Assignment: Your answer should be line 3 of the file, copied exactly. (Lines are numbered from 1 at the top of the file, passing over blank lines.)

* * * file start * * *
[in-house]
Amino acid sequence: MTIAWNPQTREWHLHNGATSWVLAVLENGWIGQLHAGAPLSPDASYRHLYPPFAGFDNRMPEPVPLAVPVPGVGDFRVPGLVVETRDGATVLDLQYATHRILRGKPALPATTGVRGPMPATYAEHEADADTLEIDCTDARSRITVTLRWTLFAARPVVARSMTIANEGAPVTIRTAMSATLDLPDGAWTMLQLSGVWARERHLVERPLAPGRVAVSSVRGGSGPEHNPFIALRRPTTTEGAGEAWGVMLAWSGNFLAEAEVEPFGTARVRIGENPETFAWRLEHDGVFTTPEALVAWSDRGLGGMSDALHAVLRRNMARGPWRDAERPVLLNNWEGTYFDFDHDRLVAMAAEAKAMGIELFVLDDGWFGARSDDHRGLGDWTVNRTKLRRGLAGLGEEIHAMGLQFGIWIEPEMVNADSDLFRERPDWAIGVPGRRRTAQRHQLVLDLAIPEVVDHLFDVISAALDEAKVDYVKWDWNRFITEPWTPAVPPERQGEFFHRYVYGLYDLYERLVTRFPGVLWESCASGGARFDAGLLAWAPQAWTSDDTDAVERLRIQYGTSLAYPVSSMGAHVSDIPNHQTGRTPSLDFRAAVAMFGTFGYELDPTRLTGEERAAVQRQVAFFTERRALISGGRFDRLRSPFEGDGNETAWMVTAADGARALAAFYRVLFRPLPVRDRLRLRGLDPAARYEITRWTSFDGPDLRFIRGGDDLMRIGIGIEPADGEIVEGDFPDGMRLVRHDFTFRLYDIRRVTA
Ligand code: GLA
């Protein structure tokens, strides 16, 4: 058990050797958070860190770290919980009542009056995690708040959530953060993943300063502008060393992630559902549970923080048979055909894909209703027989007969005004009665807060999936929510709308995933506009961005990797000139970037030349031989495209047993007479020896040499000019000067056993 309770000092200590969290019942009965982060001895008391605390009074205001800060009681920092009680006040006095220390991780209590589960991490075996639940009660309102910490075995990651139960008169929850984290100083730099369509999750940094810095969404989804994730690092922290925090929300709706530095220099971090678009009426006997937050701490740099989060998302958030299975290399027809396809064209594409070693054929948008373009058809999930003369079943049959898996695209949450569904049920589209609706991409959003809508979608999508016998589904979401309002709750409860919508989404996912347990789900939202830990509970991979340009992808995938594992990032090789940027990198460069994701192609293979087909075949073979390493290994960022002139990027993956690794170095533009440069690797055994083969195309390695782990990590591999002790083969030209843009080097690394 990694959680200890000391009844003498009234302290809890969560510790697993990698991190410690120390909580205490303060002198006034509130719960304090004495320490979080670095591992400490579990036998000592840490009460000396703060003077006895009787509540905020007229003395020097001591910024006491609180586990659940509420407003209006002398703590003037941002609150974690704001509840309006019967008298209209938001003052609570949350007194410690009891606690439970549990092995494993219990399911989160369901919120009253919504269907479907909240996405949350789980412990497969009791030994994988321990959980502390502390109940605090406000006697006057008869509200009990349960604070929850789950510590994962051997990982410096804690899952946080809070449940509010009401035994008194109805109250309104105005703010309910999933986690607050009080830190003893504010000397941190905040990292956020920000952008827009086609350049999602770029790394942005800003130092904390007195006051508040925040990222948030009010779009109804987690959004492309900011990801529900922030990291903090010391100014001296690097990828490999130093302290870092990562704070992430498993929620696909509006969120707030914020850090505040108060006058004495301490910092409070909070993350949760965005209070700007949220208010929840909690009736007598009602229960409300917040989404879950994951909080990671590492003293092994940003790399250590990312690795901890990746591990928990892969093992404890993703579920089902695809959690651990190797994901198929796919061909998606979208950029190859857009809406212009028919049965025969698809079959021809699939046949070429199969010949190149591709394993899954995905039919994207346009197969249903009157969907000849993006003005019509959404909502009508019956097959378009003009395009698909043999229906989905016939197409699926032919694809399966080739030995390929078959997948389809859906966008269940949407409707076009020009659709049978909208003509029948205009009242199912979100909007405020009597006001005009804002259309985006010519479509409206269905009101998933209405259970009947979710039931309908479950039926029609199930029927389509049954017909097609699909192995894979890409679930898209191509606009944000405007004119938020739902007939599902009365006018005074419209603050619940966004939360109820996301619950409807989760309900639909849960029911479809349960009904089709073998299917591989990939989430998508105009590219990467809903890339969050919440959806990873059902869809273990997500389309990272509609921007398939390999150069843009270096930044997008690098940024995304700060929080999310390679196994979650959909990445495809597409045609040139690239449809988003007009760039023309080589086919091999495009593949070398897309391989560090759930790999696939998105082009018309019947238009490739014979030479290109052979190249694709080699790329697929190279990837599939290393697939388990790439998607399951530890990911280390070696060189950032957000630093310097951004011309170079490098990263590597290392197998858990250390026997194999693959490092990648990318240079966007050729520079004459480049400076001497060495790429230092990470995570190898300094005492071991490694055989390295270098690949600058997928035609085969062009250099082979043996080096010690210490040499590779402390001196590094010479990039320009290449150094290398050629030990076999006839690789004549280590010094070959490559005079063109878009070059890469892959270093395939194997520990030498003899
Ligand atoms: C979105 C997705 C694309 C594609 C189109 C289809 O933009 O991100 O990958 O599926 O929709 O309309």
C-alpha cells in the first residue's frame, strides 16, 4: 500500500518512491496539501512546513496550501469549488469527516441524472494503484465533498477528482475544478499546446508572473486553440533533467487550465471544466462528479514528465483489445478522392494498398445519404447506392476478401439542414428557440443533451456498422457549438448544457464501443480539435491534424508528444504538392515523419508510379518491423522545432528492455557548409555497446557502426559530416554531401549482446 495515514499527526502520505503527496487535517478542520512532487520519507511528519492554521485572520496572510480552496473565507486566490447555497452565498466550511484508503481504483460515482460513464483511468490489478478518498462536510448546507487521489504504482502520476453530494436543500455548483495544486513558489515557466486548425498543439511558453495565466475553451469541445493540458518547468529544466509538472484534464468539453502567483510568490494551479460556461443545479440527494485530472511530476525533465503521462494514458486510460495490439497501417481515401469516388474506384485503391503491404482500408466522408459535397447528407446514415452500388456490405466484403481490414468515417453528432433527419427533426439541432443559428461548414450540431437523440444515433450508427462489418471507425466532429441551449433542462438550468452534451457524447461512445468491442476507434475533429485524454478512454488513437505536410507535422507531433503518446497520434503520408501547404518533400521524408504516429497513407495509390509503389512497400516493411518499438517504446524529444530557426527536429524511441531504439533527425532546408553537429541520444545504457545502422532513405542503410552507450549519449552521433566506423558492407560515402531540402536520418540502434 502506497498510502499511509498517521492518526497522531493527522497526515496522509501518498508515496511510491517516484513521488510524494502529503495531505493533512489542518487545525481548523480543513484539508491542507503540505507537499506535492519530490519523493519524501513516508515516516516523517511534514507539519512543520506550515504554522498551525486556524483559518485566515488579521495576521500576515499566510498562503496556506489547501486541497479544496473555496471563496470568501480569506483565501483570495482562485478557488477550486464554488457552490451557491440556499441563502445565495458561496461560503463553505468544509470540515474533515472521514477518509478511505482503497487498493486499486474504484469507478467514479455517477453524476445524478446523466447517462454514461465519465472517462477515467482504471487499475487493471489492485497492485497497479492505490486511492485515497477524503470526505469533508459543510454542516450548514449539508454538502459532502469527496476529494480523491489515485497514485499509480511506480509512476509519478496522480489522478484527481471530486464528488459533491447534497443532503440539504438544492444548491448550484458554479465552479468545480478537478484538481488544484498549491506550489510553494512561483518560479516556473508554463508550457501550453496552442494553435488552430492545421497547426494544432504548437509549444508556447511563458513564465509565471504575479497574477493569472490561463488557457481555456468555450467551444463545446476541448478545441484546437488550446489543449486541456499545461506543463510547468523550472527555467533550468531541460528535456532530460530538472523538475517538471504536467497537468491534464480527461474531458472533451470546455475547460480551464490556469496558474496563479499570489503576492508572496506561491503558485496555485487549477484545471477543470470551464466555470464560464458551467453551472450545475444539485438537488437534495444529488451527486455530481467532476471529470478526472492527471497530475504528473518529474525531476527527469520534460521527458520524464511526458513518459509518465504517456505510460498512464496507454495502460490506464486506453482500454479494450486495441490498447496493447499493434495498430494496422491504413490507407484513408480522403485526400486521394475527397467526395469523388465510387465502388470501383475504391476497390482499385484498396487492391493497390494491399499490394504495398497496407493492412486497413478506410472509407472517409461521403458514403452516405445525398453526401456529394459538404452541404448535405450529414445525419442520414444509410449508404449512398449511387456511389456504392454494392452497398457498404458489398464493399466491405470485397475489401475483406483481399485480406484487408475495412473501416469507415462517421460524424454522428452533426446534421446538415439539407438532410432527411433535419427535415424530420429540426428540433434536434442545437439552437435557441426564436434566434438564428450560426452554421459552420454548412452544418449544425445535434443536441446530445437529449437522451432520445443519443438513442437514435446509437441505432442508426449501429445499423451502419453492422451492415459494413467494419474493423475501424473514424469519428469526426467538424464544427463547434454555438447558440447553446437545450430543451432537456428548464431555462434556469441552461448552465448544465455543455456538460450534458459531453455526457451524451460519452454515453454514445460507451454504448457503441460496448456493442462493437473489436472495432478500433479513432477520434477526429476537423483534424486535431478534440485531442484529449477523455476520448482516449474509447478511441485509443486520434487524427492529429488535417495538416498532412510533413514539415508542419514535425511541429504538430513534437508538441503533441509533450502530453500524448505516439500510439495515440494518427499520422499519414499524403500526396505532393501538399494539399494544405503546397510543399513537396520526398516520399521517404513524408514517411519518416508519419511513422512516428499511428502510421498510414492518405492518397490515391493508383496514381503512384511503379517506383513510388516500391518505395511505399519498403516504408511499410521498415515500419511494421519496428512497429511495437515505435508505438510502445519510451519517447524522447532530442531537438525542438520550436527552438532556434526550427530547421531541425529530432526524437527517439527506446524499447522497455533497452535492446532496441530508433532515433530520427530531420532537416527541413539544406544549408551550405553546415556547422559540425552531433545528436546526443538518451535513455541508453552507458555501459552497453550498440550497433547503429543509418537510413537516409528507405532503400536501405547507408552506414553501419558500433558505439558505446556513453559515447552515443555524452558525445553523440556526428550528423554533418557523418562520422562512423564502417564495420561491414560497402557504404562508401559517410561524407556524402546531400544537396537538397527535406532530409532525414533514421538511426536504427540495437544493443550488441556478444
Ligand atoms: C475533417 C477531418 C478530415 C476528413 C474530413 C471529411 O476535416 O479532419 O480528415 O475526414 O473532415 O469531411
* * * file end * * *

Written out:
Ligand code: GLA